In the statement, the council recognises that the climate crisis represents a “human-made threat” and is already having “far-reaching, irreversible effects on populations, places, economies, society and the natural environment, locally, nationally and globally”.

The authority’s chief executive Pat Graham said the council would take a “pragmatic approach” to climate change, “not promising things we can’t deliver but starting with the things we absolutely can”.

We all want to see our borough as carbon neutral as we can. What Copeland council can do is set an example."

Mike StarkieMayor of Copeland

Public consultation on Copeland budget

Ewan Murrie


Copeland Council has begun a consultation into next year's budget.

It says it needs to save £1.3m in 2020-21 and is prioritising statutory commitments, with more reliance on grants and income for discretionary services like garden waste collection.

Residents are being asked what they think the council’s priorities should be in terms of town centres, coastal areas and open spaces.

Copeland Centre

Also proposed is a 1.95% increase in Copeland Council’s share of council tax.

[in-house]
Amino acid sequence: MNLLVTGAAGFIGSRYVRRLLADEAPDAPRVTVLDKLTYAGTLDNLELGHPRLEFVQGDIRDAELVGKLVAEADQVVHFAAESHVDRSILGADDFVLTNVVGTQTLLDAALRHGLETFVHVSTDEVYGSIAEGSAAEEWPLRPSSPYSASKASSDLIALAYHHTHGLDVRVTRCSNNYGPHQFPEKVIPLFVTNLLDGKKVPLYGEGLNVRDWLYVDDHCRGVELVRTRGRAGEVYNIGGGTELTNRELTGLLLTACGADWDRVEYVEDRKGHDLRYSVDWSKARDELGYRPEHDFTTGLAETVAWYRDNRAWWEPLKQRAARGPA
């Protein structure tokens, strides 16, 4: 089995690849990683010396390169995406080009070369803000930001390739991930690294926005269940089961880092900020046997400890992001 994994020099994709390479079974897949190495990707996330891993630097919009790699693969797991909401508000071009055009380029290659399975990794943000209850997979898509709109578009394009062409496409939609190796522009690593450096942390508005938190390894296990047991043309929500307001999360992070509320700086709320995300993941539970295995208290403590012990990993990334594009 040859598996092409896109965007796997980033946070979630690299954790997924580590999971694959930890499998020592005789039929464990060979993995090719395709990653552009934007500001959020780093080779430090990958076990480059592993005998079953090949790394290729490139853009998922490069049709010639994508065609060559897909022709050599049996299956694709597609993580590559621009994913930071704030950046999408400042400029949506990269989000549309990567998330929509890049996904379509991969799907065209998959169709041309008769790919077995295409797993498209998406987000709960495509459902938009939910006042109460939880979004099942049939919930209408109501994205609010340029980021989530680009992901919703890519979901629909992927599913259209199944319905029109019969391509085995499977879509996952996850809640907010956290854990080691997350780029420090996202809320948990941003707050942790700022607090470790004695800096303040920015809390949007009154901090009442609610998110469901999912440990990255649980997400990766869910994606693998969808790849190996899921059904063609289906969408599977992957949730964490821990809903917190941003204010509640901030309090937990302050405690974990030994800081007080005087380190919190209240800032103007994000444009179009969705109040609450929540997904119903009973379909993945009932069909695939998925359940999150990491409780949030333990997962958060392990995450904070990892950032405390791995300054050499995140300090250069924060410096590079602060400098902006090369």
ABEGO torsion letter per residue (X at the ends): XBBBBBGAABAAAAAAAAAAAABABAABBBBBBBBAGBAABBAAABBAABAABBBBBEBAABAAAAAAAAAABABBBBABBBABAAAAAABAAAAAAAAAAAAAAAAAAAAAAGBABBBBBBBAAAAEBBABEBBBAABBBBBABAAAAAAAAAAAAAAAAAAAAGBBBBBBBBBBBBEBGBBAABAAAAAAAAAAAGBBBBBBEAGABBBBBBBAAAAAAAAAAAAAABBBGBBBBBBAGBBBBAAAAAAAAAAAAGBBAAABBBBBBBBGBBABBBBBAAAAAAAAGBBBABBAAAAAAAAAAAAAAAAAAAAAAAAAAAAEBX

The consultation runs until 8 January and is available from the council's website or in hard copy at libraries across the borough.

Copeland Council seek further funds for 'High Street' Fund

Local Democracy Reporting Service

John Connell

Plans to attract millions of pounds worth of investment into Whitehaven have moved a step closer this week as Copeland council’s bid for government cash gathers pace.

The authority has now received £150,000 from the Ministry of Housing, Communities and Local Government (MHCLG) to help develop plans to secure a multi-million investment through the Future High Street Fund (FHSF).

To give their bid the best possible chance of success, the executive agreed this week that they would seek another £50,000.

Should further funding be offered, councillors will seek approval from the full council.

Farron presents petition against coal mine to Parliament

The Government is being urged again to intervene in plans for a new coal mine in West Cumbria by the Westmorland and Lonsdale MP Tim Farron.

The plans for the mine near Whitehaven to provide coking coal for the steel industry are currently awaiting a decision by the Environment secretary on whether they should go to an independent planning inquiry

Tim Farron in House

The MP said more than 1,800 people had signed his petition, which says the mine shouldn't be allowed to open because of the impact it could have on the climate.